• ´To liberate the Mass of Saint Pius V is to condemn the II Vatican Council by means of a symbol`, said Pope Paul VI - Orlando Fedeli
    The liberation of the Everlasting Mass is, in fact, at least symbolically, a condemnation of the Second Vatican Council
  • From Ratzinger to Benedict - Avery Cardinal Dulles - First Things Journal
    Benedict XVI was present at all four sessions of the Second Vatican Council from 1962 to 1965. Whereas Karol Wojtyla took part as a bishop, the young Joseph Ratzinger did so as a theological expert. During and after the council he taught successively at the universities of Bonn (1959-1963), Münster (1963-1966), Tübingen (1966-1969), and Regensburg, until he was appointed Archbishop of Munich in 1977. In 1981 he became prefect of the Congregation for the Doctrine of the Faith, a post he held until the death of John Paul II in April 2005.
  • Christ is reassuring and humble, as well as powerful, mighty - Bishop Robert Vasa, Catholic Sentinel, Portland, Oregon, Published by Oregon Catholic Press
    We live in an age which places a very strong emphasis on tolerance, mutuality, and acceptance. I have heard repeatedly over the years that “Jesus never judged, condemned or excluded anyone.” I wonder if Peter would agree as the words of Jesus, “Get behind me you Satan,” rang in his ears.
  • A FEW THOUGHTS for AUGUST, 2005 - Bishop Richard Williamson (FSSPX)
  • Two histories: The Spiritual Franciscans and Pope Celestine V (Saint Peter Celestine), and the Quietism and Blessed Innocent XI, Pope - Orlando Fedeli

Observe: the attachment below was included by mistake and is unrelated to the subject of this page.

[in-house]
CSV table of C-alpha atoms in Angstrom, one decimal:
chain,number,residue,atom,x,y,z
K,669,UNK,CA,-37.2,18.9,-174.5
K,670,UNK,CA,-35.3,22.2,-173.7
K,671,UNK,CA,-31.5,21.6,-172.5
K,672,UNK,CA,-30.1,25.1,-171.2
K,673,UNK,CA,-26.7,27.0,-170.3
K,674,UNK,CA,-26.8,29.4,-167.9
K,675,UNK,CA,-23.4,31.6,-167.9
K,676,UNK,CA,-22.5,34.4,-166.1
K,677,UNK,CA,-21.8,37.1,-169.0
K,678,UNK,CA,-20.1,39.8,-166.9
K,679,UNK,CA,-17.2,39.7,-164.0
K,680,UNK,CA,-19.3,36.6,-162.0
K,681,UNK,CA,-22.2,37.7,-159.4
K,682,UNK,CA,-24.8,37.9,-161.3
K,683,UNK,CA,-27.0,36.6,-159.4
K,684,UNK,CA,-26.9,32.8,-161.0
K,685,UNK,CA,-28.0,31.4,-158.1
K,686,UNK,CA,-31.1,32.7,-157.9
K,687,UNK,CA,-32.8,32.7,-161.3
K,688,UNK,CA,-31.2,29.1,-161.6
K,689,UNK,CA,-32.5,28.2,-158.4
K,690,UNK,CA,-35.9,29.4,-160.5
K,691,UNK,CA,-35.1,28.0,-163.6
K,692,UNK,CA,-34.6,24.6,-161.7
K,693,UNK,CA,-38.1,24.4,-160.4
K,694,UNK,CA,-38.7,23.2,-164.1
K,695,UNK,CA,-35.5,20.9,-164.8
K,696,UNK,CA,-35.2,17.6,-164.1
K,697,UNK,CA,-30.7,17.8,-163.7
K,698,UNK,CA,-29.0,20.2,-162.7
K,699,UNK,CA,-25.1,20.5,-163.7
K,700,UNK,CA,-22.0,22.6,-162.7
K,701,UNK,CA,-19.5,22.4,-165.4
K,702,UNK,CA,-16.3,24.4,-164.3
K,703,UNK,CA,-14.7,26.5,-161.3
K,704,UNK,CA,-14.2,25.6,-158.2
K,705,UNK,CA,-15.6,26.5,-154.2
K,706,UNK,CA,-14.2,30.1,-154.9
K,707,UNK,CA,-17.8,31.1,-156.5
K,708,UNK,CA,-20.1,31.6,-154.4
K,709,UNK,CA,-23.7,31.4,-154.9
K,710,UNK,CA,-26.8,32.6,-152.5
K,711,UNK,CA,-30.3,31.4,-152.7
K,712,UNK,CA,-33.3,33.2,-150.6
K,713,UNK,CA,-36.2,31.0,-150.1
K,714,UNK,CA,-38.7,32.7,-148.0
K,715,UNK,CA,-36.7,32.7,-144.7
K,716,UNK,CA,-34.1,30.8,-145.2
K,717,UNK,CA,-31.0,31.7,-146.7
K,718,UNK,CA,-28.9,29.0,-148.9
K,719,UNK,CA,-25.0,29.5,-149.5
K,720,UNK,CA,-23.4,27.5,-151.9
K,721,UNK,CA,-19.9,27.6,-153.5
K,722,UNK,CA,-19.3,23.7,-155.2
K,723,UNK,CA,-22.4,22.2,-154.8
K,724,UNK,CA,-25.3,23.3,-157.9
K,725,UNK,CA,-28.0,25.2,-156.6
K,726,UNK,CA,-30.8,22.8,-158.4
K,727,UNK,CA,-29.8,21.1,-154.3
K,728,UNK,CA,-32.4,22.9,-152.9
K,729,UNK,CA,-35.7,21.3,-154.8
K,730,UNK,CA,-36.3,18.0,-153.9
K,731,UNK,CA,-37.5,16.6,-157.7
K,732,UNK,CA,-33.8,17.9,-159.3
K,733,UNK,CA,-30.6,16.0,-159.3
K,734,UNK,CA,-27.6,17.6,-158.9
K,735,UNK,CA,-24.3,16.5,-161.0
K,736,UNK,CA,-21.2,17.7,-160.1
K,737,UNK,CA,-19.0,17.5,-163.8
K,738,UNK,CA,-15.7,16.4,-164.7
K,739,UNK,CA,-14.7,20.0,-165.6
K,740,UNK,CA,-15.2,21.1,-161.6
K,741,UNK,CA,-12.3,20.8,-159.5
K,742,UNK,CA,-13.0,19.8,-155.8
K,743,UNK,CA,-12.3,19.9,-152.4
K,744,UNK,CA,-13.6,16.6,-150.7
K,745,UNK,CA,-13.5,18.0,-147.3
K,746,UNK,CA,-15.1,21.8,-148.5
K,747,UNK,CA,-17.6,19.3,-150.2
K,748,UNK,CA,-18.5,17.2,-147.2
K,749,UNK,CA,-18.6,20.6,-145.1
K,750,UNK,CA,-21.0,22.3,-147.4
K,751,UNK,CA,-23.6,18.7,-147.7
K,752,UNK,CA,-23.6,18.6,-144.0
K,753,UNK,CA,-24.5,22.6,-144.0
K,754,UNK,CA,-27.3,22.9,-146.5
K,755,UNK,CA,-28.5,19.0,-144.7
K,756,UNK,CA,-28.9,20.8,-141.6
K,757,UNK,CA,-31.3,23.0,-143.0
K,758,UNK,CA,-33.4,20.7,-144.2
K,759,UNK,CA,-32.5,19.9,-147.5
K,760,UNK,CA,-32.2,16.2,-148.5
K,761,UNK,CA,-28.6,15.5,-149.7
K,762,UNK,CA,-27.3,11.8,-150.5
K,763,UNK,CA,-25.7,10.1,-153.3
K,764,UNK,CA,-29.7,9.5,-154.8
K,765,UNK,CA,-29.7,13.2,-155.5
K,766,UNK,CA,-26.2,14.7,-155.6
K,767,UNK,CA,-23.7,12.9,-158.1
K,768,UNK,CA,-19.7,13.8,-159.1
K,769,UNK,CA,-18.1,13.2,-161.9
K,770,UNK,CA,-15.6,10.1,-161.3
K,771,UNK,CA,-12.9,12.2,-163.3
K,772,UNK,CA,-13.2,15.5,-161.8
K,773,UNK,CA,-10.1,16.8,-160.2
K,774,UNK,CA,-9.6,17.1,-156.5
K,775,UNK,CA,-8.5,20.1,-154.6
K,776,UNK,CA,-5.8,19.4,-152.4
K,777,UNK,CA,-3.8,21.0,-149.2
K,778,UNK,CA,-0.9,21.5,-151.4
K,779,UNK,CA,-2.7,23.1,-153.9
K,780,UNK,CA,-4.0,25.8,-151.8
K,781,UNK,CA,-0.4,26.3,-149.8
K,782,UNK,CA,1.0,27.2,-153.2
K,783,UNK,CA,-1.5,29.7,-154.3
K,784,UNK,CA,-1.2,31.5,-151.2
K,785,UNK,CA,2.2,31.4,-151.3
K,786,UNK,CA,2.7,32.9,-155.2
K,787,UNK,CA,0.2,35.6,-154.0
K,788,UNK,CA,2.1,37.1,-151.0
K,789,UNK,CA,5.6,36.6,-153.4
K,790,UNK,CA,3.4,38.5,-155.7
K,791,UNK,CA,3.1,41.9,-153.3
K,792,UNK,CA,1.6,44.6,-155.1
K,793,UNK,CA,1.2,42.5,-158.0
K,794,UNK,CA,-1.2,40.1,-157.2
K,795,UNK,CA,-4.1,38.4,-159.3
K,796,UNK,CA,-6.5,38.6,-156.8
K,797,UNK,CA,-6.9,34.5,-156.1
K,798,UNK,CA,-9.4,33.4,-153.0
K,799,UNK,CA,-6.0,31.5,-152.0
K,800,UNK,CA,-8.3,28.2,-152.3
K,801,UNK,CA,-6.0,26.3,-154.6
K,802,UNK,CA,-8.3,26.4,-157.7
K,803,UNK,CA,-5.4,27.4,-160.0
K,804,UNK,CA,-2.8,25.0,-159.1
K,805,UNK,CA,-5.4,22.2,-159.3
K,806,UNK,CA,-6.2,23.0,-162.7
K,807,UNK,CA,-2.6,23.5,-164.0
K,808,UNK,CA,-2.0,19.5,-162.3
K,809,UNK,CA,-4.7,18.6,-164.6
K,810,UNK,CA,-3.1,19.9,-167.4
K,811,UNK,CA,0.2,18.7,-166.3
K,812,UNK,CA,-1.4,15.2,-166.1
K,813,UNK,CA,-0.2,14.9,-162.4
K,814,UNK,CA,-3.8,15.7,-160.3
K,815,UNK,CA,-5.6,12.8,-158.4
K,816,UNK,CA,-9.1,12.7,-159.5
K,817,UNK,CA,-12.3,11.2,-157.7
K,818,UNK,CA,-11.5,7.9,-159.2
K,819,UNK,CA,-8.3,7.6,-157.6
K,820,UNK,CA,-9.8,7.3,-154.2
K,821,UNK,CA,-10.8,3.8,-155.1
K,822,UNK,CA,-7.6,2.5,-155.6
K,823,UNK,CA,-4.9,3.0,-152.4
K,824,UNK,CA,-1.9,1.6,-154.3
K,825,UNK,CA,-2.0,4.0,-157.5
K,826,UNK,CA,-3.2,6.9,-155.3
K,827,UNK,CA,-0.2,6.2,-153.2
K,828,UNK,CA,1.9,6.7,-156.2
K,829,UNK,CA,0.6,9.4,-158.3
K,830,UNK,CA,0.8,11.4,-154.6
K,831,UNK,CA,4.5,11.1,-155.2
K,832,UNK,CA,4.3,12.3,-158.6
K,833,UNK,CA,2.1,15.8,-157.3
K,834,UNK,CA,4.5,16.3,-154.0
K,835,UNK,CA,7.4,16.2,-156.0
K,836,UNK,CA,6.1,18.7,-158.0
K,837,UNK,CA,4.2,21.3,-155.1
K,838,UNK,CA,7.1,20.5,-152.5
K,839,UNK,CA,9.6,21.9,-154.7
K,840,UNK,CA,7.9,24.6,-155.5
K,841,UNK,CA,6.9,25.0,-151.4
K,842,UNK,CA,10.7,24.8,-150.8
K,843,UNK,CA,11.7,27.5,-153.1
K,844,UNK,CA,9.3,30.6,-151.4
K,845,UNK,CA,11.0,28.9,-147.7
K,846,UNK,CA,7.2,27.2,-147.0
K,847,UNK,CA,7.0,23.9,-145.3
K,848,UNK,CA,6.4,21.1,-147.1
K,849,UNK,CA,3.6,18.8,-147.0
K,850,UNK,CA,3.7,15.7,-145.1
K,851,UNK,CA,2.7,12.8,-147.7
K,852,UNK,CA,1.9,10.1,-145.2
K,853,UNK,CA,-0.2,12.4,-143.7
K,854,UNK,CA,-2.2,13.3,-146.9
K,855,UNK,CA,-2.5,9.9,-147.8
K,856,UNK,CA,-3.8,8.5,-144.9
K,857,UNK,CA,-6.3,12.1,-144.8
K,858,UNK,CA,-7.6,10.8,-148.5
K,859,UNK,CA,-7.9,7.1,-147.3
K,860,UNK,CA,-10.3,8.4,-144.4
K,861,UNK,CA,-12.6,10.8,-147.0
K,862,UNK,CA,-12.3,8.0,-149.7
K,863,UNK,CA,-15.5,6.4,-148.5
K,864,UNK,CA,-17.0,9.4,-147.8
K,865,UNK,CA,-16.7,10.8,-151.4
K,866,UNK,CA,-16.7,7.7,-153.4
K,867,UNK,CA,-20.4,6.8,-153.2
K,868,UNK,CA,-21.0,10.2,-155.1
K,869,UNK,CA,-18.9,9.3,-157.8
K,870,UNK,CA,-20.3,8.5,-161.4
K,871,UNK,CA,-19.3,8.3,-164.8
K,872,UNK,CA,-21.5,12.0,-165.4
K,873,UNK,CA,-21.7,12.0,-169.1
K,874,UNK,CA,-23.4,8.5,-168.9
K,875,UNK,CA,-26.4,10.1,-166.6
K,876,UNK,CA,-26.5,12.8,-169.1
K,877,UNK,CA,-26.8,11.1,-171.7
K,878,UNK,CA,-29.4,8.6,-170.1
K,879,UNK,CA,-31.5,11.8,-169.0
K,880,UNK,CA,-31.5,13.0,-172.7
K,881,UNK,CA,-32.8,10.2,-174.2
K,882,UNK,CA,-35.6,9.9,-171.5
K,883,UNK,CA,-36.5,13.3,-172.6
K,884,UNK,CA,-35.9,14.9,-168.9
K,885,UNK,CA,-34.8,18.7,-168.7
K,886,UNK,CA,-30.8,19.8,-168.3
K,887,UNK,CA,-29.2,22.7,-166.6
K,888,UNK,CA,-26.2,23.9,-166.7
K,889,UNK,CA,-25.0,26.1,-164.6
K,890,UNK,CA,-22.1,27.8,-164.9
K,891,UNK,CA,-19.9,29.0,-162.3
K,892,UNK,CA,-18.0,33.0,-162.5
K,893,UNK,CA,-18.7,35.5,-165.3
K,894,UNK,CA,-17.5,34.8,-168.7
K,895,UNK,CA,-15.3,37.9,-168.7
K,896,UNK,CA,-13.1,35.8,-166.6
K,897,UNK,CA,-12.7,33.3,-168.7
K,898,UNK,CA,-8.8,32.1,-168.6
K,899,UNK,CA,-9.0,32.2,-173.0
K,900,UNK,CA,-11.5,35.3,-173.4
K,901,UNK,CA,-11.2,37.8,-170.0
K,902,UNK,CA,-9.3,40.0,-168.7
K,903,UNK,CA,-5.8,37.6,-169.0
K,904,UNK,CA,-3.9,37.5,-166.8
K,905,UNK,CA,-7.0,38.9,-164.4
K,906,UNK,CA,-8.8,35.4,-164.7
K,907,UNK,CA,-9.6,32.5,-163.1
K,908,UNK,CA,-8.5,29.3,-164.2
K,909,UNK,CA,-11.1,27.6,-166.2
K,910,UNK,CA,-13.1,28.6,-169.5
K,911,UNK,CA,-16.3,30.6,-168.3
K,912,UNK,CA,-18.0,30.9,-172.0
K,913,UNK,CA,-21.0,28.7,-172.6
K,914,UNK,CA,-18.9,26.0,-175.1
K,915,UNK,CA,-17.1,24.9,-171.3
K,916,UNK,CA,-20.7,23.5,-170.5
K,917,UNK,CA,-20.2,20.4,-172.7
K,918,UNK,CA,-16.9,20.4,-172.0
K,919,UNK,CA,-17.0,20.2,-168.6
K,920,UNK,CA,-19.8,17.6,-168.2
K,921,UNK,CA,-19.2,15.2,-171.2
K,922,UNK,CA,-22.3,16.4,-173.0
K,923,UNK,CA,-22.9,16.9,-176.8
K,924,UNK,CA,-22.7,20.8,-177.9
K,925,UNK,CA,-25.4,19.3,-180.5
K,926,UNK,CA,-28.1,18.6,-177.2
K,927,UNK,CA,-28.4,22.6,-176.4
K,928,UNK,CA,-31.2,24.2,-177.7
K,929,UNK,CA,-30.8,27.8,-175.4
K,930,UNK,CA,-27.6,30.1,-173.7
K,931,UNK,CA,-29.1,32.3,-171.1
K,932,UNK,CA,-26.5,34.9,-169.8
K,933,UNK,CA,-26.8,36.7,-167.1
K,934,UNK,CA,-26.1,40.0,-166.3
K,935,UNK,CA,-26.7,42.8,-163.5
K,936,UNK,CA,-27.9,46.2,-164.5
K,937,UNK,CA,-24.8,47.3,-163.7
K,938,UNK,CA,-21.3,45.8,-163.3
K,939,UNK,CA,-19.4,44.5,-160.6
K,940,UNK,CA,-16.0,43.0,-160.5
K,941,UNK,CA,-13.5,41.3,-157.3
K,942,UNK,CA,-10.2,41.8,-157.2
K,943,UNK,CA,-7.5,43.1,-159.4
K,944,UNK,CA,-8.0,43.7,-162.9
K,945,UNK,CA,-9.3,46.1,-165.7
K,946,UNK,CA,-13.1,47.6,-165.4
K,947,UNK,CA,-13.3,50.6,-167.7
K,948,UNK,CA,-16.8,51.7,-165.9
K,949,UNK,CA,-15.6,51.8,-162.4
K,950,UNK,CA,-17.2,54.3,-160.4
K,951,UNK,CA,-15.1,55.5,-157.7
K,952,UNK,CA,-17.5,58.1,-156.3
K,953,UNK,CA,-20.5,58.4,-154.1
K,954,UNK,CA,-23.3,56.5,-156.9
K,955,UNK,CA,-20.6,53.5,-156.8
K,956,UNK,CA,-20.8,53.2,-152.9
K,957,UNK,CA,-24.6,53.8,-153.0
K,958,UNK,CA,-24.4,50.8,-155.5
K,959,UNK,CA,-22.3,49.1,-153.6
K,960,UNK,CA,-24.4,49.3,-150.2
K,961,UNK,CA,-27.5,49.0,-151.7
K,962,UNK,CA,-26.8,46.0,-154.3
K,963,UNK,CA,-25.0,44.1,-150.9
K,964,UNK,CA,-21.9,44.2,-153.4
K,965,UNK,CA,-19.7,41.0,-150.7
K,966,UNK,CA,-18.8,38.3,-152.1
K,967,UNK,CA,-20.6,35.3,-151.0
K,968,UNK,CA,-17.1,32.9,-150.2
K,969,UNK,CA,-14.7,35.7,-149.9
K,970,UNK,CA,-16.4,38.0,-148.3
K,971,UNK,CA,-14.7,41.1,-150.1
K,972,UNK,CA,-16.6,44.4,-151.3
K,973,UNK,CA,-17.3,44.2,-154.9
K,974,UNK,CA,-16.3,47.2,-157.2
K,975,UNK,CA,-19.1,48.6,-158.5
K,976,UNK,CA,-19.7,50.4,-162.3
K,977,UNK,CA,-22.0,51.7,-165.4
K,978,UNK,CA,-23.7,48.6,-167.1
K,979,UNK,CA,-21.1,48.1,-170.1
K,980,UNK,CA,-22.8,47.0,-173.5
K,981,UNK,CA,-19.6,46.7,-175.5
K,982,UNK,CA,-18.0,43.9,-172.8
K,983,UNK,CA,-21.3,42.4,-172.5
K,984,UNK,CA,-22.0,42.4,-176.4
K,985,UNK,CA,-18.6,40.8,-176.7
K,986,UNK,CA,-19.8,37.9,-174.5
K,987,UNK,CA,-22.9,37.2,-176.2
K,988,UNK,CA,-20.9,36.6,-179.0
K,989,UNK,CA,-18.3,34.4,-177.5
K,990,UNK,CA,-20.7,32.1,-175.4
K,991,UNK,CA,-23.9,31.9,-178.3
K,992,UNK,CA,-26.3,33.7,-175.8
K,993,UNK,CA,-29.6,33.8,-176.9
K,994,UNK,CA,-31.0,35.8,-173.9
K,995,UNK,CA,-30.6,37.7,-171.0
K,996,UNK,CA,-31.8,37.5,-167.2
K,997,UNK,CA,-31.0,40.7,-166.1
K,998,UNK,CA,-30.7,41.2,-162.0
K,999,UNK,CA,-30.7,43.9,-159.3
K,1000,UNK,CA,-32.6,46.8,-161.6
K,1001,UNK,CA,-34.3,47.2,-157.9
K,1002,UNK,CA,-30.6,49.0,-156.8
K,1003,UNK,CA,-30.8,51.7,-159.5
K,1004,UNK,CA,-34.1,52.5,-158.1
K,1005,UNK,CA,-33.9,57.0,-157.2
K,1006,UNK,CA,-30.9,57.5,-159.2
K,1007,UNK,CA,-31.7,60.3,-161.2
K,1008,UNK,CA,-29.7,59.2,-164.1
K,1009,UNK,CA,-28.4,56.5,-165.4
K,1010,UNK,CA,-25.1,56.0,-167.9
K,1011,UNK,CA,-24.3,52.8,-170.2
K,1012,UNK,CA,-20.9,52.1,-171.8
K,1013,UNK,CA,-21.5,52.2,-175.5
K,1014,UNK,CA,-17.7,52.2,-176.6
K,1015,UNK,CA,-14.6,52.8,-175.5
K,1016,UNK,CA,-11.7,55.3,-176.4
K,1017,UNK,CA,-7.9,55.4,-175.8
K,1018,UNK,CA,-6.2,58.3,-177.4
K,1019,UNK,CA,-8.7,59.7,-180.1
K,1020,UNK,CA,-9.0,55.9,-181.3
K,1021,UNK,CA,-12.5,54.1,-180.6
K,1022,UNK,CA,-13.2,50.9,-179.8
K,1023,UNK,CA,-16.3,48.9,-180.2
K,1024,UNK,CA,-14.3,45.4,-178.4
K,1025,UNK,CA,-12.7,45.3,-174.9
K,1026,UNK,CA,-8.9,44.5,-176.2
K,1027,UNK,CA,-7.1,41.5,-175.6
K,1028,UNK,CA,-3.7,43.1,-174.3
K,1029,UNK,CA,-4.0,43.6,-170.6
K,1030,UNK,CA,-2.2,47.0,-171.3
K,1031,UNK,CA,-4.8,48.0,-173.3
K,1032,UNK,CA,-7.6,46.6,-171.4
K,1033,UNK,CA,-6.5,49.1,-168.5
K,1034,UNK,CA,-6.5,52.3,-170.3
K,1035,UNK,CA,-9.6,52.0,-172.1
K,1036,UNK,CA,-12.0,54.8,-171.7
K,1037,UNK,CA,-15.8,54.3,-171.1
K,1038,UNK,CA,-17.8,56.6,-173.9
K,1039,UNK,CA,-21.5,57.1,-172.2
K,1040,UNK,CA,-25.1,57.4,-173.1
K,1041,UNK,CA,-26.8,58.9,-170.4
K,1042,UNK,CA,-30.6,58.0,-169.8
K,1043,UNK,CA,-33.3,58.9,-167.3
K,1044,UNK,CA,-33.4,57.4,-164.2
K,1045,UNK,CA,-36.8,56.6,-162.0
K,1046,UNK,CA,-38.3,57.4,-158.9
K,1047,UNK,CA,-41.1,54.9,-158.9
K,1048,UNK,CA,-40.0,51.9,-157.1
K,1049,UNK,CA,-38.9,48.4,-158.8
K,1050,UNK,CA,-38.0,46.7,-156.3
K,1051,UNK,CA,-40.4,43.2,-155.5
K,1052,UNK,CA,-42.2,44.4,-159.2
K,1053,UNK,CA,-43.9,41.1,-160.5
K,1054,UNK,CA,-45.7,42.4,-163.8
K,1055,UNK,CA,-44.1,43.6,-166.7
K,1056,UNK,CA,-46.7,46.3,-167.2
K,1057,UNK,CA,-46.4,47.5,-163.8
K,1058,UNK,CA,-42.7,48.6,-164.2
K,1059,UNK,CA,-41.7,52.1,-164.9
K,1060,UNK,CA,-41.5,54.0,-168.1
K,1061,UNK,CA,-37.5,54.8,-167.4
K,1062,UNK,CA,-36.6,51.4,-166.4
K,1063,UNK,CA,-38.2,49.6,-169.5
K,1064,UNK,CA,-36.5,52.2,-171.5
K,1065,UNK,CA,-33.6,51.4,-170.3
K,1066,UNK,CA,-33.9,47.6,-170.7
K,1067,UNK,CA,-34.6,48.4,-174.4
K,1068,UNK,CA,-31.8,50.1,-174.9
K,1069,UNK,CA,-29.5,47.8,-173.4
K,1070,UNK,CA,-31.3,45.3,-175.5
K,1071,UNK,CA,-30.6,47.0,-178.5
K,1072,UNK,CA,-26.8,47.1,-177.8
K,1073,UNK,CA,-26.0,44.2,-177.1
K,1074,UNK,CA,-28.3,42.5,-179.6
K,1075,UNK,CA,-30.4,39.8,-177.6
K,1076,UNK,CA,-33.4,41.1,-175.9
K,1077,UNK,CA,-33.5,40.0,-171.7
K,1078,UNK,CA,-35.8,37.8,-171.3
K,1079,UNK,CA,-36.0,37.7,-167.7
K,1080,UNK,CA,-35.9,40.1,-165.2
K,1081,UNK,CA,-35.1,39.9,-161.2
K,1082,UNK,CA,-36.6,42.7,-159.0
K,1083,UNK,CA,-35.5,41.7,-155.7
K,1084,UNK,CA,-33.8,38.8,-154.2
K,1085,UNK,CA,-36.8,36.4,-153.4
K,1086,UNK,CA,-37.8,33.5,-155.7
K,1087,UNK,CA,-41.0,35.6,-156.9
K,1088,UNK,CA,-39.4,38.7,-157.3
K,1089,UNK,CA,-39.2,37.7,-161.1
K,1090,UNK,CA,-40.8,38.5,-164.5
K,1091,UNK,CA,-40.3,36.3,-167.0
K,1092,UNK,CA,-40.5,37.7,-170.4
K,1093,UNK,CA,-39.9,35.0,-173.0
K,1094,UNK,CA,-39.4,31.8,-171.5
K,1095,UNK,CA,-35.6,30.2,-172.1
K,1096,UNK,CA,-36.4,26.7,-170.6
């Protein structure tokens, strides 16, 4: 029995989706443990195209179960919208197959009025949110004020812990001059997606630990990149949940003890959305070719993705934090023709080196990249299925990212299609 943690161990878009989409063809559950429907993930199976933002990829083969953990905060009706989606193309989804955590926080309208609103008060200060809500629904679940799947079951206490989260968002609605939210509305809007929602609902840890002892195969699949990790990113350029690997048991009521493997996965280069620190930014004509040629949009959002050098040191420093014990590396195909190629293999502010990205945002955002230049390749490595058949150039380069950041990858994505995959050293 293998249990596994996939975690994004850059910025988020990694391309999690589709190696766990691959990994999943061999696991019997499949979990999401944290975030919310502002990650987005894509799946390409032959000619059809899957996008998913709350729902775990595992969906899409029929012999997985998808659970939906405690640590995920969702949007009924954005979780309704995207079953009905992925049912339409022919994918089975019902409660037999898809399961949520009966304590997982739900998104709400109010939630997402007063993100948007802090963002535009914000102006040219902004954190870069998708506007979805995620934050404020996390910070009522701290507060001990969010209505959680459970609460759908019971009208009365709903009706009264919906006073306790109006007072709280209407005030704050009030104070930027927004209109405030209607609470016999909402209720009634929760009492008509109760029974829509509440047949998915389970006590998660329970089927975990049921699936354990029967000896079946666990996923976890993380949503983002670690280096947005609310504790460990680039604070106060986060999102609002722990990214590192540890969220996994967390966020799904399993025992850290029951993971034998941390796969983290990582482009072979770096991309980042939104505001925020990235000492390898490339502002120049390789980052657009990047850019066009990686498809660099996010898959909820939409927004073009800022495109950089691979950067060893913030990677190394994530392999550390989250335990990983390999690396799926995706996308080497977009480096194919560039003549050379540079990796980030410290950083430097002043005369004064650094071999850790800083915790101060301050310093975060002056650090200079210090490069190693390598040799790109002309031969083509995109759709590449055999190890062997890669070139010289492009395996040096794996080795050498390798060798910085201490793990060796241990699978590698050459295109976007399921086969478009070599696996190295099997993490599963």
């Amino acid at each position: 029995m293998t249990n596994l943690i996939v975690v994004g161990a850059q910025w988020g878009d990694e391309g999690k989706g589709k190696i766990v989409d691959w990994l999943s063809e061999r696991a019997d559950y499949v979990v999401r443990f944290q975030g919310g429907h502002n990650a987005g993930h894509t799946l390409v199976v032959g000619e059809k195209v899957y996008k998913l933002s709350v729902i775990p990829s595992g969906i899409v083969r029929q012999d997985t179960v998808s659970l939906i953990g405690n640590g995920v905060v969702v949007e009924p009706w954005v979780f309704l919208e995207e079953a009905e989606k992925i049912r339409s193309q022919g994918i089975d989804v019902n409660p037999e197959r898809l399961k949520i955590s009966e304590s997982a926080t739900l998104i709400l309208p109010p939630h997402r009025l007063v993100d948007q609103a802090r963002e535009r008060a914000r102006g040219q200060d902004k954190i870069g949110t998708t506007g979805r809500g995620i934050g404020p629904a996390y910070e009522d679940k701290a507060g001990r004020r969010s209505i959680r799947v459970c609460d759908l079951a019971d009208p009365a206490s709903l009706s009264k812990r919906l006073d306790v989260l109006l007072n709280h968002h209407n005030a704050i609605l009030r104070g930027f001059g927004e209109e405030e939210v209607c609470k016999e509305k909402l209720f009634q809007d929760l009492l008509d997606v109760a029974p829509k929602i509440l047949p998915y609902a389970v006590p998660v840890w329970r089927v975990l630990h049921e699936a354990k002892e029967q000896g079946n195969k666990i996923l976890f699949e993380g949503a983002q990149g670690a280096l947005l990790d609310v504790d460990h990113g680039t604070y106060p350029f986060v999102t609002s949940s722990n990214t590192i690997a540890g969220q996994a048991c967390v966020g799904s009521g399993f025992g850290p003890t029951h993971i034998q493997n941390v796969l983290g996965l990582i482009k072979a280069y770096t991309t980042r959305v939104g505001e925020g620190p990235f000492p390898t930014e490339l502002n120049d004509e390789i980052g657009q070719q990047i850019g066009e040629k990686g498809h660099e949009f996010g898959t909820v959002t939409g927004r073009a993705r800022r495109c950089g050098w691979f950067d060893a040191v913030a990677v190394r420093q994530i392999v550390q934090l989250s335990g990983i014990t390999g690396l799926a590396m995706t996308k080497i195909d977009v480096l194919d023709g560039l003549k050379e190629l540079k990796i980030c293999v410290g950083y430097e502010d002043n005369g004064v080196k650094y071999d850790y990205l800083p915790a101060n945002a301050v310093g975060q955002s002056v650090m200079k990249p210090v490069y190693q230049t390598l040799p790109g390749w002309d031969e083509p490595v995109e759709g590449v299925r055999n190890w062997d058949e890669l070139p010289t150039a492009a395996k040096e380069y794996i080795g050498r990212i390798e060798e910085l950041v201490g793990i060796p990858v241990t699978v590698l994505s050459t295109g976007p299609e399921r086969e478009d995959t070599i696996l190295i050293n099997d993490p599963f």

The recent approval of the Neo-Catechumenate Statutes has been interprete d by many as being an approval of the heterodox doctrines taught by Kiko and Carmem to the catechizers of this movement, in their excessively “discreet” booklets.
    Now, the simple approval of these Neo-Catechumenate Statutes is not, in any way, a certificate of the orthodoxy of their leaders and doctrines. The fact that the Neo-Catechumenate had their Statutes approved by the Holy See does not imply in the approval of Kiko’s doctrine about the “crumbs” of the Holy Host; neither does it mean that from now on it is allowed the practice, confessed by members of this movement, of dancing over the remaining or fallen particles of the consecrated hosts. Neither the communitarian confession should be praised instead of the auricular confession.
    The pretension that the mere approval of the Neo-Catechumenate Statutes would be a doctrinal approval lacks any juridical basis and reveals a great deal of ignorance about the doctrine of the papal infallibility and about the History of the Church.